5. Conclusions

The current study demonstrates that sand goby larvae can be used to screen for the behavioural toxicity of chemicals present in the marine environment and that the sand goby larval locomotion assay is a promising tool for single chemical hazard assessment on a species relevant for Nordic marine ecosystems. We adapted a behavioural assay developed for zebrafish with the sand goby as a more environmentally relevant species and were able to establish dose-response relationships for measured behavioural endpoints after exposure to single compounds. The early developmental stages of sand goby could also be used for more complex mixtures, as well as in future monitoring studies of complex mixtures, extracts, and water or sediment samples. Furthermore, it could be adapted for other species of fish. We conclude that locomotion of fish larval stages can be used as an indicator of sublethal effects of toxicants, and that sand goby larvae have potential for ecotoxicological behavioural studies. However, there are several unresolved challenges, including optimization of behaviour tracking, standardization, breeding limitations and embryo mortality, which should be addressed in future studies.

Supplementary Materials

The following are available online at, Table S1: Statistical analysis on sand goby larvae exposed to the three different compounds in dark and light cycles.


This project was financed by the FORMAS-funded project “Novel instruments for effect-based assessment of chemical pollution in coastal ecosystems” (NICE).

Author Contributions

D.A. performed the breeding, exposure and locomotion assays and analysed the data; G.A. designed the exposure setup and developed a framework for behavioural data analysis. G.A., L.B. and D.A. wrote the paper; L.B. and D.A. designed and edited the figures; C.K. and O.S. provided their expertise in sand goby husbandry and breeding, and contributed to discussions and critical reading of the manuscript; J.S. designed and supervised the study and contributed to discussions and critical reading of the manuscript.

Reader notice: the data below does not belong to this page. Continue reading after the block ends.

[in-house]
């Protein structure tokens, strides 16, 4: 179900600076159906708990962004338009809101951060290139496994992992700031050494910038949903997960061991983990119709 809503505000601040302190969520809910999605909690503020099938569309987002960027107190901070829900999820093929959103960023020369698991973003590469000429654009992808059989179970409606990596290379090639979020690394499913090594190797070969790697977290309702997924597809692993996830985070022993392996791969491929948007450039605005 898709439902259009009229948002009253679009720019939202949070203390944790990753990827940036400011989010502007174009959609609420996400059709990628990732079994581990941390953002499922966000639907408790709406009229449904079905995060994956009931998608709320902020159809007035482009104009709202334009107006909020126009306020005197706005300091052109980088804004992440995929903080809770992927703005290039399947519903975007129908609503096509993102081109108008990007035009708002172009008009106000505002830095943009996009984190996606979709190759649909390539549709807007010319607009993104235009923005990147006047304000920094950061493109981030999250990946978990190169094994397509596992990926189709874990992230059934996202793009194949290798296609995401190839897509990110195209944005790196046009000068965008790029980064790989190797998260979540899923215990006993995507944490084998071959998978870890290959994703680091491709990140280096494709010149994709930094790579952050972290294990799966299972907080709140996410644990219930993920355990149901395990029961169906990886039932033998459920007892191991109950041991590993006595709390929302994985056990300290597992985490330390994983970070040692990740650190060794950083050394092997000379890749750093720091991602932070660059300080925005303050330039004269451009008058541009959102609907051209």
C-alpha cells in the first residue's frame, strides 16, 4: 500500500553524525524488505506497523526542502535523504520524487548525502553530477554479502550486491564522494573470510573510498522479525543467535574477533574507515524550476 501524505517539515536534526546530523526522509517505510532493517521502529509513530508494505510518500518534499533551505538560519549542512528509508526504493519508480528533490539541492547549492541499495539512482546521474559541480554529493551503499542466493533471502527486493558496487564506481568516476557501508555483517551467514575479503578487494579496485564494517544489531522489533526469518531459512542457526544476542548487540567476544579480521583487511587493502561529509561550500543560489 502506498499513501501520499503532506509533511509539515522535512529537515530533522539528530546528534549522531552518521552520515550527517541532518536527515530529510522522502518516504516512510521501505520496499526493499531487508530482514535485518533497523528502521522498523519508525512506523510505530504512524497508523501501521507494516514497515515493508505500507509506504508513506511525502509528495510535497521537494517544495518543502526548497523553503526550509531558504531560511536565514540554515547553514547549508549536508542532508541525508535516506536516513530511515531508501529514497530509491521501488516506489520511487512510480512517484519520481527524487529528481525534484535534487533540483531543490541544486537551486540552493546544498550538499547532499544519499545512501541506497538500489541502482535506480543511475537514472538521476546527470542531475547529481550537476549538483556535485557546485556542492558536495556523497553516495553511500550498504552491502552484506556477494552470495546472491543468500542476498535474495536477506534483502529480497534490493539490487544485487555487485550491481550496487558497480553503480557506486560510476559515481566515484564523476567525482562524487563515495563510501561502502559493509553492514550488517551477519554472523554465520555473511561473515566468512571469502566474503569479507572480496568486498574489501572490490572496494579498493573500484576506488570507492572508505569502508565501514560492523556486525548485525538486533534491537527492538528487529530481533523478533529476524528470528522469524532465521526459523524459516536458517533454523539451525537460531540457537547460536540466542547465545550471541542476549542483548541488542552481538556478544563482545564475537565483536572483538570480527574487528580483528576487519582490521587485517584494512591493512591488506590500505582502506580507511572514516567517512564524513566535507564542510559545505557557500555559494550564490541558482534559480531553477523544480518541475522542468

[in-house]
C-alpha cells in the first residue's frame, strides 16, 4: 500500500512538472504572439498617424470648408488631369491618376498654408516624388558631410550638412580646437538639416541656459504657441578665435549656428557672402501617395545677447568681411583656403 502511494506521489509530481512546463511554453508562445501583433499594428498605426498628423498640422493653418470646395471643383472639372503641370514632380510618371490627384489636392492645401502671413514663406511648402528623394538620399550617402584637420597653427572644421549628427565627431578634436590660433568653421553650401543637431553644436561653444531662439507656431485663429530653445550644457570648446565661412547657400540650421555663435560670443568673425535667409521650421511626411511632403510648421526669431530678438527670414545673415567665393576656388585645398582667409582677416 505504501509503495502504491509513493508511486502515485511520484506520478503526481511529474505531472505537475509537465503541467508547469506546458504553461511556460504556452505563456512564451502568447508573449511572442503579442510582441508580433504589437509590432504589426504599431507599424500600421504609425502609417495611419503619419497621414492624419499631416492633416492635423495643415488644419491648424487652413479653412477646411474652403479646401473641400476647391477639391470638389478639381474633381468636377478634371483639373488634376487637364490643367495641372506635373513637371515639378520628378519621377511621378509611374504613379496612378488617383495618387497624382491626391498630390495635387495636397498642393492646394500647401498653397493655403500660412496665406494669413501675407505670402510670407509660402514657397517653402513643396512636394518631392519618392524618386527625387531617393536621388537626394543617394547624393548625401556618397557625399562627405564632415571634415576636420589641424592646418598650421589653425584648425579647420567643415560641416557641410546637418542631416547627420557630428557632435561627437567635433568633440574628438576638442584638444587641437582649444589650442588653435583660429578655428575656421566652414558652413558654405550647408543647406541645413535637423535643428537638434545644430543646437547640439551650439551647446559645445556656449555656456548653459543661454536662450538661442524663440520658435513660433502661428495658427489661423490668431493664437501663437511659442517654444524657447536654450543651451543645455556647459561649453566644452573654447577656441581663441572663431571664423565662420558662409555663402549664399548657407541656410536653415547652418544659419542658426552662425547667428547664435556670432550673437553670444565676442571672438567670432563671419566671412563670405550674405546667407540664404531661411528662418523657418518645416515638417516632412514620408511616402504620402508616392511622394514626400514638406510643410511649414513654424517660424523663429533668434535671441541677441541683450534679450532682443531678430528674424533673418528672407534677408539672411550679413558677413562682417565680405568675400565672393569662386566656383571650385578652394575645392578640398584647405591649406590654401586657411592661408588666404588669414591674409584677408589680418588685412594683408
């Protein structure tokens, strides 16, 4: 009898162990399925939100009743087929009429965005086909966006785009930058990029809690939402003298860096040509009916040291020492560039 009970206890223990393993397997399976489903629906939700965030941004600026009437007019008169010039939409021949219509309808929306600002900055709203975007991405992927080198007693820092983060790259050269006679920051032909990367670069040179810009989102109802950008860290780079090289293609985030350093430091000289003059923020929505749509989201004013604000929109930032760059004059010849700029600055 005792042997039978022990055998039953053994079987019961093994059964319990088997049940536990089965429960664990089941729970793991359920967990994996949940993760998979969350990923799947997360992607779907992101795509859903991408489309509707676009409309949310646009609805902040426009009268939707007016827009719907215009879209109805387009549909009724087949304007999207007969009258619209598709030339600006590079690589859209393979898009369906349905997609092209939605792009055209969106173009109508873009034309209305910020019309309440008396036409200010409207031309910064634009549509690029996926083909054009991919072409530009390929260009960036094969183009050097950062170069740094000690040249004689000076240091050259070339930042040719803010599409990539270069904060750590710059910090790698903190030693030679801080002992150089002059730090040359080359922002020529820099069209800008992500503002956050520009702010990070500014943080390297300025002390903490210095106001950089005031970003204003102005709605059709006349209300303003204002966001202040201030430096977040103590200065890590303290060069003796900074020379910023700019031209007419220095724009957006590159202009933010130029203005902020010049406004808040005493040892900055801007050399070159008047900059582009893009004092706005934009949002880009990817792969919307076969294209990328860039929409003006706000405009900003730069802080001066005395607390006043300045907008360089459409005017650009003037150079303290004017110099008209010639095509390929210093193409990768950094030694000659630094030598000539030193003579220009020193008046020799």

Conflicts of Interest

The authors declare no conflict of interest.


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Figure 1. Photo-motor response of sand goby larvae exposed to copper (1 μg/L, n = 31) compared to control larvae (n = 38), tested under five cycles of light (white) and dark (shaded) conditions.
Figure 1. Photo-motor response of sand goby larvae exposed to copper (1 μg/L, n = 31) compared to control larvae (n = 38), tested under five cycles of light (white) and dark (shaded) conditions.
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Figure 2. Locomotive activity (measured as number of movements) of sand goby larvae exposed to copper (A), di-butyl phthalate (B), and perfluorooctanoic acid (C). Results presented as means ± SEM (standard error of the mean) for dark (left) and light (right) cycles. Statistically significant differences (p < 0.05) between control and other treatments are indicated with asterisks (*), (n ≥ 31).
Figure 2. Locomotive activity (measured as number of movements) of sand goby larvae exposed to copper (A), di-butyl phthalate (B), and perfluorooctanoic acid (C). Results presented as means ± SEM (standard error of the mean) for dark (left) and light (right) cycles. Statistically significant differences (p < 0.05) between control and other treatments are indicated with asterisks (*), (n ≥ 31).
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Figure 3. Duration of locomotive activity (measured as seconds) of sand goby larvae exposed to copper (A), di-butyl phthalate (B), and perfluorooctanoic acid (C). Results presented as means ± SEM for dark (left) and light (right) cycles. Statistically significant differences (p < 0.05) between control and other treatments are indicated with asterisks (*), (n ≥ 31).